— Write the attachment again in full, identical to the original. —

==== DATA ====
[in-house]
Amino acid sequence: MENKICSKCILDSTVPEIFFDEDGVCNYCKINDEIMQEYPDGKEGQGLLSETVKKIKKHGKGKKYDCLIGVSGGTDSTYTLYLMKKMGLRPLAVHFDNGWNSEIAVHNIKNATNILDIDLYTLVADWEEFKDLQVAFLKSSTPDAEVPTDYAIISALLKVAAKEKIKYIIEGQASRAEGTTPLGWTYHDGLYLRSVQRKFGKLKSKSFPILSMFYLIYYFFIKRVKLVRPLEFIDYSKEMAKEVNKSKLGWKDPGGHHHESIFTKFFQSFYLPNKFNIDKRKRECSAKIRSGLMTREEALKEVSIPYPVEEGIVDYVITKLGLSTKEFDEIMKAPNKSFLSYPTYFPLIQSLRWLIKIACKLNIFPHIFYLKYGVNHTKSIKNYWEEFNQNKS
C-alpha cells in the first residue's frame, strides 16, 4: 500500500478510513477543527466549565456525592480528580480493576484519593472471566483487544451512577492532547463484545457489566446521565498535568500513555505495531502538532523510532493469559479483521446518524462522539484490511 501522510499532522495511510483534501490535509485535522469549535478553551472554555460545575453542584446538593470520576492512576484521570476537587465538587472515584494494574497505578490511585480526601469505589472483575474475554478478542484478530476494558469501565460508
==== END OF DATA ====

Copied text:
[in-house]
Amino acid sequence: MENKICSKCILDSTVPEIFFDEDGVCNYCKINDEIMQEYPDGKEGQGLLSETVKKIKKHGKGKKYDCLIGVSGGTDSTYTLYLMKKMGLRPLAVHFDNGWNSEIAVHNIKNATNILDIDLYTLVADWEEFKDLQVAFLKSSTPDAEVPTDYAIISALLKVAAKEKIKYIIEGQASRAEGTTPLGWTYHDGLYLRSVQRKFGKLKSKSFPILSMFYLIYYFFIKRVKLVRPLEFIDYSKEMAKEVNKSKLGWKDPGGHHHESIFTKFFQSFYLPNKFNIDKRKRECSAKIRSGLMTREEALKEVSIPYPVEEGIVDYVITKLGLSTKEFDEIMKAPNKSFLSYPTYFPLIQSLRWLIKIACKLNIFPHIFYLKYGVNHTKSIKNYWEEFNQNKS
C-alpha cells in the first residue's frame, strides 16, 4: 500500500478510513477543527466549565456525592480528580480493576484519593472471566483487544451512577492532547463484545457489566446521565498535568500513555505495531502538532523510532493469559479483521446518524462522539484490511 501522510499532522495511510483534501490535509485535522469549535478553551472554555460545575453542584446538593470520576492512576484521570476537587465538587472515584494494574497505578490511585480526601469505589472483575474475554478478542484478530476494558469501565460508